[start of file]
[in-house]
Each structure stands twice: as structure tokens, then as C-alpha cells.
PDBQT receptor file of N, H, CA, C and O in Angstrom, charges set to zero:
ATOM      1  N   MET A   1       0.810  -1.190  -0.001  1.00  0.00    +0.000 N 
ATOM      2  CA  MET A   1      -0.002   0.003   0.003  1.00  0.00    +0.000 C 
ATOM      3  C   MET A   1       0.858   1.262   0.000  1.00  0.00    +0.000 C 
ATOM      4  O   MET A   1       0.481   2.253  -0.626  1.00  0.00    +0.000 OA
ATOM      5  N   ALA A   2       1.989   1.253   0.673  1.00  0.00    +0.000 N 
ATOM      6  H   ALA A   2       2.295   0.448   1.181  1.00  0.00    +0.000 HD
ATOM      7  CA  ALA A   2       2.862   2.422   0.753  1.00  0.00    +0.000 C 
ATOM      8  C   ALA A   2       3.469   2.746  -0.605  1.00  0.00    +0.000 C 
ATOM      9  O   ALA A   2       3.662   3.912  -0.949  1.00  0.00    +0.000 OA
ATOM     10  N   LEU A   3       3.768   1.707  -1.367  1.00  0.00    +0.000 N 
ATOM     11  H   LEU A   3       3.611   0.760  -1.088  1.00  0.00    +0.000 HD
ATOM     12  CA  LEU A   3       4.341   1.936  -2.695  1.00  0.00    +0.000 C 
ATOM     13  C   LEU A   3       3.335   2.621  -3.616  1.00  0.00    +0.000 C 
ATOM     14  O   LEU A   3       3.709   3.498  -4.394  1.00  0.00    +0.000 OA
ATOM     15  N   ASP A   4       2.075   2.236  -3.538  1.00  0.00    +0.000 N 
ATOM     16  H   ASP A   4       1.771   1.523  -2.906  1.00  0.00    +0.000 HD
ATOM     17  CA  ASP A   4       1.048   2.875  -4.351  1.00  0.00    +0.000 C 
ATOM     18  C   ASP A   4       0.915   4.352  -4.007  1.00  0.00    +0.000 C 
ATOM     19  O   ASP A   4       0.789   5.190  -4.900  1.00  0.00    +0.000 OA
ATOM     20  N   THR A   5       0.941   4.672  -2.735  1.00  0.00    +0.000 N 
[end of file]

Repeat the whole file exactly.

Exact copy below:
[in-house]
Each structure stands twice: as structure tokens, then as C-alpha cells.
PDBQT receptor file of N, H, CA, C and O in Angstrom, charges set to zero:
ATOM      1  N   MET A   1       0.810  -1.190  -0.001  1.00  0.00    +0.000 N 
ATOM      2  CA  MET A   1      -0.002   0.003   0.003  1.00  0.00    +0.000 C 
ATOM      3  C   MET A   1       0.858   1.262   0.000  1.00  0.00    +0.000 C 
ATOM      4  O   MET A   1       0.481   2.253  -0.626  1.00  0.00    +0.000 OA
ATOM      5  N   ALA A   2       1.989   1.253   0.673  1.00  0.00    +0.000 N 
ATOM      6  H   ALA A   2       2.295   0.448   1.181  1.00  0.00    +0.000 HD
ATOM      7  CA  ALA A   2       2.862   2.422   0.753  1.00  0.00    +0.000 C 
ATOM      8  C   ALA A   2       3.469   2.746  -0.605  1.00  0.00    +0.000 C 
ATOM      9  O   ALA A   2       3.662   3.912  -0.949  1.00  0.00    +0.000 OA
ATOM     10  N   LEU A   3       3.768   1.707  -1.367  1.00  0.00    +0.000 N 
ATOM     11  H   LEU A   3       3.611   0.760  -1.088  1.00  0.00    +0.000 HD
ATOM     12  CA  LEU A   3       4.341   1.936  -2.695  1.00  0.00    +0.000 C 
ATOM     13  C   LEU A   3       3.335   2.621  -3.616  1.00  0.00    +0.000 C 
ATOM     14  O   LEU A   3       3.709   3.498  -4.394  1.00  0.00    +0.000 OA
ATOM     15  N   ASP A   4       2.075   2.236  -3.538  1.00  0.00    +0.000 N 
ATOM     16  H   ASP A   4       1.771   1.523  -2.906  1.00  0.00    +0.000 HD
ATOM     17  CA  ASP A   4       1.048   2.875  -4.351  1.00  0.00    +0.000 C 
ATOM     18  C   ASP A   4       0.915   4.352  -4.007  1.00  0.00    +0.000 C 
ATOM     19  O   ASP A   4       0.789   5.190  -4.900  1.00  0.00    +0.000 OA
ATOM     20  N   THR A   5       0.941   4.672  -2.735  1.00  0.00    +0.000 N 